The plan does not match the "standards" of US presidents over the last 40 years, Walter Shaub said.
A Trump lawyer said earlier the new trust would face "severe restrictions" on new deals.
But Mr Shaub said the plan would not remove conflicts of interest.
"Every president in modern times has taken the strong medicine of divestiture," he said, referring to a process whereby Mr Trump would sell off his corporate assets and put the profits into a blind trust run by an independent trustee.
At a news conference on Wednesday, lawyer Sherri Dillon said that management of the Trump Organization would be transferred to a trust controlled by Mr Trump's sons Don and Eric and chief financial officer Allen Weisselberg.
The Trump Organization is an umbrella company for Donald Trump's hundreds of investments in real estate, brands and other businesses.
In other developments:
National intelligence director James Clapper said he had told Donald Trump that the intelligence community had not "made any judgment" that the information in a dossier alleging Russia had compromising material on the president-elect was reliable. He also told Mr Trump that he did not believe the intelligence community was the source of the leaked allegations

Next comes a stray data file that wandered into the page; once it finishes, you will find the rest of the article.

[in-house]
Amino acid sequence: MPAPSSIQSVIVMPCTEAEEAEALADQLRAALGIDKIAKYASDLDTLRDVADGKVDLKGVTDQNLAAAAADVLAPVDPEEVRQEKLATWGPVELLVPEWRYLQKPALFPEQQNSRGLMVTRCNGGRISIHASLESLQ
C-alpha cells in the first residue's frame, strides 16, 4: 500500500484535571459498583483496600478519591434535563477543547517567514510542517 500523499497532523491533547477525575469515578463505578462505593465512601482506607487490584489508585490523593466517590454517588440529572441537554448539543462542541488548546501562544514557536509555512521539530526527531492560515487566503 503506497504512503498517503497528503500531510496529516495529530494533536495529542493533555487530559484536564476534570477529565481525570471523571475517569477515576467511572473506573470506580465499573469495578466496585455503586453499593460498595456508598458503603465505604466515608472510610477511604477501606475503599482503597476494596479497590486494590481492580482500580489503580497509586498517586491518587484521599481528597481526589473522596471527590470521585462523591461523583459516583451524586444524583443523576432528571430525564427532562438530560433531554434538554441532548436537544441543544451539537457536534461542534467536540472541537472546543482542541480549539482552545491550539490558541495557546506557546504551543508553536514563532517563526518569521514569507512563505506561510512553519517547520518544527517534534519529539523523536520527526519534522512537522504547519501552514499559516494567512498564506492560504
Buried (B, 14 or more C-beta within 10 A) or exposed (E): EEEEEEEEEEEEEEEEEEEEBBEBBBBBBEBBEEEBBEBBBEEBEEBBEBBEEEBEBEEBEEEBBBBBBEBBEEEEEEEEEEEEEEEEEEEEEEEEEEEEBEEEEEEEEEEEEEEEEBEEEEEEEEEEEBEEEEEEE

Mexican President Enrique Pena Nieto said his country would "of course" not pay for the wall that Mr Trump on Wednesday again promised to build at its expense to block illegal immigrants
Secretary of state nominee Rex Tillerson said it was "a fair assumption" that Russian president Vladimir Putin had been behind hacks of the US Democratic party during the election campaign. Mr Trump also said for the first time "I think it was Russia"
Outlining a structure designed by her and colleagues at the law firm Morgan, Lewis & Bockius, Ms Dillon said President-elect Trump wanted Americans to have no doubt that he was "completely isolating himself from his business interests".
The trio in charge "will make decisions for the duration of the presidency without any involvement whatsoever by President-elect Trump", she said.
Soon after, Mr Shaub said that the arrangement would not remove conflicts of interest for Mr Trump since, unlike in a blind trust, he would still see information about the businesses and deals being made in the newspapers and on television.
"His sons are still running the businesses and, of course, he knows what he owns," he said at the Brookings Institution think tank in Washington DC.
Describing Mr Trump's plan as "wholly inadequate", he said: "Nothing short of divestiture will resolve these conflicts."